But from the character’s point of view, things aren’t that way. There’s no “mystical narration” guiding them from scene to scene, drawing their attention to items of interest. To them, their day is more than just a collection of key scenes: It’s a 24-hour period with all sorts of events, related and not, jumbled together. We have the advantage of being able to sift through only the important stuff.
When we consider this, and look at the work on the merits of the character, suddenly a little leniency becomes a little more vital. It’s not that the main character isn’t intelligent, it’s that we ourselves are cheating.
Now, is there a line between poor plotting, writing, or research and our own selves building false expectations? Yes, there is. But that’s why as readers, we need to do better at realizing what those lines were. I don’t find it unreasonable that the show The Walking Dead ruined itself for me when out of a dozen characters trapped in a department store, absolutely zero objected to one of them stating that there was “nothing to block to doors with” because there were a dozen characters present, and one of them should have been able to make the connection between department store and barricades. One character making the same call, however? Especially if it were a soccer mom or an underpaid cubicle dweller? I’d find that a lot more believable.
Being a better reader means we must approach a book on the terms of the book itself. It means forgetting, for a moment, that we’re readers sitting far away in a comfortable chair or under the florescent lights of our boring night job. It means putting ourselves in the character’s shoes, putting ourselves in that scene, and then remembering that this character is not us. That’s why we need to cut authors some slack sometimes. Yes, there are poorly written books, or cases where the author didn’t do the research, but sometimes there are also cases where the author did do the research and is purposefully putting something out there that is wrong, either to disguise something, be an unstable narrator, catch your attention, or any number of other things. This is why I continue on for a ways even when I’m tempted to turn away from a rough spot in a book—because it may in fact be a case of the author purposefully setting up something for later.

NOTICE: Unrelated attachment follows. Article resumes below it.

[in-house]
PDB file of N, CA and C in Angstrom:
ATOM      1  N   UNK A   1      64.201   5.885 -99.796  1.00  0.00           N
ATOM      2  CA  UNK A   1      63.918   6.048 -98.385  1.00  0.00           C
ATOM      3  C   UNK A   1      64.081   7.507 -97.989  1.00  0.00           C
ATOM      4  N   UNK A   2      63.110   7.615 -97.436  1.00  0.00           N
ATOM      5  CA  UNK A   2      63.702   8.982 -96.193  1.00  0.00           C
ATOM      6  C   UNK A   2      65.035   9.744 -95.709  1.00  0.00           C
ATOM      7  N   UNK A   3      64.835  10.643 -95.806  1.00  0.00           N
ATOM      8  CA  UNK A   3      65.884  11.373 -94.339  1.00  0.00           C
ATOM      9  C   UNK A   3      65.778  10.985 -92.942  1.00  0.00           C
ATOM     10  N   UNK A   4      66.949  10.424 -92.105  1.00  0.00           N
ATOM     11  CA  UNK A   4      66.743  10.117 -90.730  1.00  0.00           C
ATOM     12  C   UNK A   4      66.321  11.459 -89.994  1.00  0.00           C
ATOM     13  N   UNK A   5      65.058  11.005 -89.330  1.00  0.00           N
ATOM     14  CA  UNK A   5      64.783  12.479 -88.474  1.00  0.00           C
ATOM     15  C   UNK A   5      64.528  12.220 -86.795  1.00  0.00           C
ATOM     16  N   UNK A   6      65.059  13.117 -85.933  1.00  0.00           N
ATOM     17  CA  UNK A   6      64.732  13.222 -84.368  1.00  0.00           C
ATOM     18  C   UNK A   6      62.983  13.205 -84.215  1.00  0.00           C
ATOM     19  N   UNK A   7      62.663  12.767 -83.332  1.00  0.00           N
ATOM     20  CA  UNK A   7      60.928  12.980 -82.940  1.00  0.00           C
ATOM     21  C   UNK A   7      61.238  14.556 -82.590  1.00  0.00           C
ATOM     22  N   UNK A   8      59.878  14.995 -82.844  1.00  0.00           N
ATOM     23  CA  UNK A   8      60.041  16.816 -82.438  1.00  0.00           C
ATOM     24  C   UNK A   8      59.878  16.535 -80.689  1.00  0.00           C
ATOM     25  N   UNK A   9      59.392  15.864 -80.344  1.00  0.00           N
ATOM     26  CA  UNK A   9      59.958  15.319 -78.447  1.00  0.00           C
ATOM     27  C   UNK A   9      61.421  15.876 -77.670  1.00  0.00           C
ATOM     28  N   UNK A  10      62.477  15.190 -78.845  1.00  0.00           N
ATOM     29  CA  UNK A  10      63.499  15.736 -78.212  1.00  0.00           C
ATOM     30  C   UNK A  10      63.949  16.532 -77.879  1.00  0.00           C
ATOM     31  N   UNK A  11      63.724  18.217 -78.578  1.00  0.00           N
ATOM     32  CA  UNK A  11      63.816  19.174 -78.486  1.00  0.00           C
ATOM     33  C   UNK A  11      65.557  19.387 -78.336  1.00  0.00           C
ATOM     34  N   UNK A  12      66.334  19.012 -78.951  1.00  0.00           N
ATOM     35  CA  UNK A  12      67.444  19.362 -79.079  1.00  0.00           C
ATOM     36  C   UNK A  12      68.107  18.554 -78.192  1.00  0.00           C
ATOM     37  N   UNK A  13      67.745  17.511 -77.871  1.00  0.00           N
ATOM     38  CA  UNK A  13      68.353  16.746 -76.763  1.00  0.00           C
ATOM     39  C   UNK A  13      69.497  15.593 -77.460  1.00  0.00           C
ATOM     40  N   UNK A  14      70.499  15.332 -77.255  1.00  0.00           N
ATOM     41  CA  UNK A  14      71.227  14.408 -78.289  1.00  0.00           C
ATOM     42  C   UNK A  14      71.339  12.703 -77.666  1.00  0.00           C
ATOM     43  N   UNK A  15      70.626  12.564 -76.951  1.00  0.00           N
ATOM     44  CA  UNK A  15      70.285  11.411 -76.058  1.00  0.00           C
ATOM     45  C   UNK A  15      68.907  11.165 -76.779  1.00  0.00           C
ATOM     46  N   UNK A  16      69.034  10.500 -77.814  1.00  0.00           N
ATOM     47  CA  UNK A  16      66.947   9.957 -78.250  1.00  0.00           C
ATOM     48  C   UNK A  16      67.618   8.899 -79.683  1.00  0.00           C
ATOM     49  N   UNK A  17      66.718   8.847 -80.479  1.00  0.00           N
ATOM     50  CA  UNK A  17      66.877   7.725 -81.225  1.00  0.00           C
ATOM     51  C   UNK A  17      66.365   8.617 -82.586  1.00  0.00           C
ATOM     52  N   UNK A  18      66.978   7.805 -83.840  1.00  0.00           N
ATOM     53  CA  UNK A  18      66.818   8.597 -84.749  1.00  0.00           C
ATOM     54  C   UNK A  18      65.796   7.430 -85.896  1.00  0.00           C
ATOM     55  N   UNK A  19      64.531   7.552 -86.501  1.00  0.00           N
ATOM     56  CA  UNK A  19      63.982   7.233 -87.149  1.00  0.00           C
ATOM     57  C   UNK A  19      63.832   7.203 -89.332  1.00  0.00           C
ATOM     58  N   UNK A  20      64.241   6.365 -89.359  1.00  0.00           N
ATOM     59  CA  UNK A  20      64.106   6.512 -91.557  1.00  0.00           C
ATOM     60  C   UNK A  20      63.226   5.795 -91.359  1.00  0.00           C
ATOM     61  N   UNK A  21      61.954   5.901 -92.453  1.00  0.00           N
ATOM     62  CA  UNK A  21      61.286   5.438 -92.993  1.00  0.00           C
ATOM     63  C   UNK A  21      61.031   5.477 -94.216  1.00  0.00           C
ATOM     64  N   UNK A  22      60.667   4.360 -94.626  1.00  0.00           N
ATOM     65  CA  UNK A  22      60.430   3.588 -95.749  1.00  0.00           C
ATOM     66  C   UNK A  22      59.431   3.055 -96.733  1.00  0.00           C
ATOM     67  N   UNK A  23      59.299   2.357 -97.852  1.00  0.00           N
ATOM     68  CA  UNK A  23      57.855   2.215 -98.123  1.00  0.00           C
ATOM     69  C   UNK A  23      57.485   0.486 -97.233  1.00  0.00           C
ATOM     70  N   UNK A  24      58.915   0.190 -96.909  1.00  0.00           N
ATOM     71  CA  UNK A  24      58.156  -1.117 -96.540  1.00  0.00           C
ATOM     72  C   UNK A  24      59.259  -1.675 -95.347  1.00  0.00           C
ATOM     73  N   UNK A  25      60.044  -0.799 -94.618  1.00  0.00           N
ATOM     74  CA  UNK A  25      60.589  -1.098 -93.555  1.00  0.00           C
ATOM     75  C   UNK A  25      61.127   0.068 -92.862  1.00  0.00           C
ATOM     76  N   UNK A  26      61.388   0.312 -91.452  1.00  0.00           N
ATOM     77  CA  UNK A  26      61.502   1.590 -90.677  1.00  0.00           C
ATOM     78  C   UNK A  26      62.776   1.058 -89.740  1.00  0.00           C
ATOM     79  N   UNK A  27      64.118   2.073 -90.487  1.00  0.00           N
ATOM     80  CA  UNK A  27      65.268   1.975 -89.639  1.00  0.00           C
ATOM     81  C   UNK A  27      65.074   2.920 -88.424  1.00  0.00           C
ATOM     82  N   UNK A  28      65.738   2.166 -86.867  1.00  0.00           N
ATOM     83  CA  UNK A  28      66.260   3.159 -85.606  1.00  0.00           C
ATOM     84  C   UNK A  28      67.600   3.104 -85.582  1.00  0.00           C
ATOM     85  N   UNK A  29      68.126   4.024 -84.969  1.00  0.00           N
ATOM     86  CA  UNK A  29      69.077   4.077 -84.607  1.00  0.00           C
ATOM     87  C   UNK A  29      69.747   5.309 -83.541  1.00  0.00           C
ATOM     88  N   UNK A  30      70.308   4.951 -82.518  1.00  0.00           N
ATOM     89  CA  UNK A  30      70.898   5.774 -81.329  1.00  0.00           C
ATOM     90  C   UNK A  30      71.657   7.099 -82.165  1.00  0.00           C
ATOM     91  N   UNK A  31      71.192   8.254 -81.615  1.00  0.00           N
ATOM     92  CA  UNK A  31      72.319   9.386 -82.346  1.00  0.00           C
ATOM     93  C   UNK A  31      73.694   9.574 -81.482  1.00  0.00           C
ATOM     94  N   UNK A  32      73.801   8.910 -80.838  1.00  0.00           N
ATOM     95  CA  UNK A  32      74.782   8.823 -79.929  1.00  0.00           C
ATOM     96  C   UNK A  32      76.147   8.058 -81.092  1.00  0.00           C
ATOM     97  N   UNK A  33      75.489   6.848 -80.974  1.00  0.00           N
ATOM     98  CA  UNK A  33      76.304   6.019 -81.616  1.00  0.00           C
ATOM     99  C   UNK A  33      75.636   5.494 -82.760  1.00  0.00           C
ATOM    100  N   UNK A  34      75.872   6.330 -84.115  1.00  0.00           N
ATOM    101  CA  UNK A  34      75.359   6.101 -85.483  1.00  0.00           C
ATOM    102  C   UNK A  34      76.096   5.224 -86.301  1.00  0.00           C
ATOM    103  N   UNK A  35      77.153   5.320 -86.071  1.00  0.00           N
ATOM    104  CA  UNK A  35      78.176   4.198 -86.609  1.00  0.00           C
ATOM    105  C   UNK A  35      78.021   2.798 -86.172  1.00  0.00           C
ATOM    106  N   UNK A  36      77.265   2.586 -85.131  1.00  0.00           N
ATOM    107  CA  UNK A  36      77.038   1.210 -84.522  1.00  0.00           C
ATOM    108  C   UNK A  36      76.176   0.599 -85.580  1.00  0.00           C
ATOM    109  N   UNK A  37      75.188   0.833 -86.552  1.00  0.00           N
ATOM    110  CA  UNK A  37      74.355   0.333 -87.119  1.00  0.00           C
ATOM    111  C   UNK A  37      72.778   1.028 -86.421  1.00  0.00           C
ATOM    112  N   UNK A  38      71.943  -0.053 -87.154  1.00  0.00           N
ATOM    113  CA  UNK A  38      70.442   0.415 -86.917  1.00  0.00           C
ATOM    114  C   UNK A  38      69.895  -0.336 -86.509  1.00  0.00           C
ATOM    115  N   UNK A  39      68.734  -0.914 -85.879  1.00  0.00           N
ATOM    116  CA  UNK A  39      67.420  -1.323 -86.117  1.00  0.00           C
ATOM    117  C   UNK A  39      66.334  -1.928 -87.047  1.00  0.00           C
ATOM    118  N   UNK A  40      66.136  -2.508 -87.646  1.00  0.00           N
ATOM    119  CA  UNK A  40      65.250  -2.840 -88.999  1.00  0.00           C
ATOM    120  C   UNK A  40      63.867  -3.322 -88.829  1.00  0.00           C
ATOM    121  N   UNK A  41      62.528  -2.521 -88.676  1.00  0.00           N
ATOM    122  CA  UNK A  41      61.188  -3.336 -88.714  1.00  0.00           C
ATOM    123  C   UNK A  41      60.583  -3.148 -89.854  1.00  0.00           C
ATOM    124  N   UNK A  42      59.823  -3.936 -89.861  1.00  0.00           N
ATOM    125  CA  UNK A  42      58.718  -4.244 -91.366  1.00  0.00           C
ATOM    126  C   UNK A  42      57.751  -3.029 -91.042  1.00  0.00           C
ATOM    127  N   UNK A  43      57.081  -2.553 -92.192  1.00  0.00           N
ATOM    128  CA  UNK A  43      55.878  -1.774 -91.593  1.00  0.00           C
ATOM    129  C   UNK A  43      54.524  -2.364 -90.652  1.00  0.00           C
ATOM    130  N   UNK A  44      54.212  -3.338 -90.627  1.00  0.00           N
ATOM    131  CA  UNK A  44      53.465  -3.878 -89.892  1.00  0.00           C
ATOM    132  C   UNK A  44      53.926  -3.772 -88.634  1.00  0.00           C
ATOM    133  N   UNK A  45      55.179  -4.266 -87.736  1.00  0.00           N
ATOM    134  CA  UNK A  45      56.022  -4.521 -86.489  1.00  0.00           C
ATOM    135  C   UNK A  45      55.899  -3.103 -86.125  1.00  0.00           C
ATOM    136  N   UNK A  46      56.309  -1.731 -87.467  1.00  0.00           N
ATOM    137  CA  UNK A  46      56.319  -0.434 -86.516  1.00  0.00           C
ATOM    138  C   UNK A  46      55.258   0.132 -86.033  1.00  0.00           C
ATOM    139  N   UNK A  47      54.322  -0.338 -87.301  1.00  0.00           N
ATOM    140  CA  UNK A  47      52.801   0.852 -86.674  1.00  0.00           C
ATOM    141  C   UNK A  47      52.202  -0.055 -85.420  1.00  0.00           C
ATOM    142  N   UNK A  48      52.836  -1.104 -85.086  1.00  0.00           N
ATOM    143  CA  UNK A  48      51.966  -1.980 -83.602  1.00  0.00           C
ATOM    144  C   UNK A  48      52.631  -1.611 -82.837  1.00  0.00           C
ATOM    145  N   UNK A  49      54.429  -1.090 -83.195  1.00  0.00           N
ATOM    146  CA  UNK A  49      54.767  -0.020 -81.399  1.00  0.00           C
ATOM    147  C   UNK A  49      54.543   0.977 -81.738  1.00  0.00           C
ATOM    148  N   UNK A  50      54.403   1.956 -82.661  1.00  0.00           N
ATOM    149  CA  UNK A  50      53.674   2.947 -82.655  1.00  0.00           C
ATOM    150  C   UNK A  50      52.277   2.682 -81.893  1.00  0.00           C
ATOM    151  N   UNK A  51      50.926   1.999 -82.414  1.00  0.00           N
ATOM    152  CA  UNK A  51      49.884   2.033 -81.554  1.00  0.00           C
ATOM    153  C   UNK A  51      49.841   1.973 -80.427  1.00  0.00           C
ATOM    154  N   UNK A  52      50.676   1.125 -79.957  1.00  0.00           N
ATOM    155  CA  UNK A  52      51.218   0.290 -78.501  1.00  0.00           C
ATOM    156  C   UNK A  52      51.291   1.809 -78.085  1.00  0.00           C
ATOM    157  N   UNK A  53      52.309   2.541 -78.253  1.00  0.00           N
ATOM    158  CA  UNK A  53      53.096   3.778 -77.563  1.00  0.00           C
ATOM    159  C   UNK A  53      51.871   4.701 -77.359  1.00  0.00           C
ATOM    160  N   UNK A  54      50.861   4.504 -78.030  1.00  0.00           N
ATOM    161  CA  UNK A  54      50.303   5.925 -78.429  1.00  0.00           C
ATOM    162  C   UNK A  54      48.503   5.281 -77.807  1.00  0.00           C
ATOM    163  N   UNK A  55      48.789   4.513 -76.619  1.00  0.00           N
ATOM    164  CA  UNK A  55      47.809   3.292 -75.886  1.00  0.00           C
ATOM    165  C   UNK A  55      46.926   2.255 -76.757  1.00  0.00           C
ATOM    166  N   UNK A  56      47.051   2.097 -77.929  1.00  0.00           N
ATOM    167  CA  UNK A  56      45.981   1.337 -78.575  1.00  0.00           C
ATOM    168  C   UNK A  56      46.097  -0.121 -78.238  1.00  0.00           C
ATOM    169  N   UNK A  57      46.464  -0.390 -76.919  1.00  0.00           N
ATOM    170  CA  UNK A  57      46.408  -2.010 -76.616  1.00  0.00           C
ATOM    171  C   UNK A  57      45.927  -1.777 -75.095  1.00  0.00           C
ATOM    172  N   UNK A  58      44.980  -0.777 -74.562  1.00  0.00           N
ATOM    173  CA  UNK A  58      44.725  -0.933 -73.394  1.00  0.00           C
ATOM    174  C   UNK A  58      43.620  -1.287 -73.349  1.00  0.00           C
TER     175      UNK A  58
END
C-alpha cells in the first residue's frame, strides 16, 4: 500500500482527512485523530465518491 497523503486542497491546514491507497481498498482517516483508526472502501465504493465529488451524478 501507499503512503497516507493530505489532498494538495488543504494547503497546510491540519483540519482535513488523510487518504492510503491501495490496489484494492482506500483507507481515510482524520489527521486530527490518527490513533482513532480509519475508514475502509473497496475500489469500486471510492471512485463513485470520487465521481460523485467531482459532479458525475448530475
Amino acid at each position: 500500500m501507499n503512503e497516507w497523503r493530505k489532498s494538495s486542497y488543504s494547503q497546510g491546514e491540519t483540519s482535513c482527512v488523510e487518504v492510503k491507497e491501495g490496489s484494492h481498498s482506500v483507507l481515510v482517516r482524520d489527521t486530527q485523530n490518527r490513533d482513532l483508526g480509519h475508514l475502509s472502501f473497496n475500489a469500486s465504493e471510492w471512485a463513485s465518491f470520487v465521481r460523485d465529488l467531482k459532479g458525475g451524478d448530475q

Of course, as writers, we need to be thinking about this too. The best writers will think about this in advance and take this kind of situation into consideration. It’s not enough to be considering what our characters know. We have to consider what our readers know as well, in addition to what they might think and consider. I had to do this all through writing Rise and all through writing Dead Silver. As good writers, it is enough that we make sure everything works within our work. But as great writers, we also need to be keeping track of what our readers may be thinking, and when. This isn’t an easy task, and thankfully, you don’t have to be thinking about this to be a good writer. But it’s something that can help you continue to be good and perhaps move towards great.
So, what can you do? Well, as a reader, be more conscious of what you’re reading and the context of the world and characters. As a writer, pay attention to the same when you read, but also think about how certain scenes and ideas affect you. What tricks and techniques can you learn from the experiences you have while reading someone else’s work? What does how you or your friends react to a particular technique or story tell you about how own readers will react to a similar event in your own work?
This is the kind of thing that’s tricky for us to think about because it takes an effort to do, and we’re all going to see what we’re trying to look at through a slightly different lens.
But even then, working on our skills as readers can be just as beneficial to our path as a writer as putting the words down on paper can be.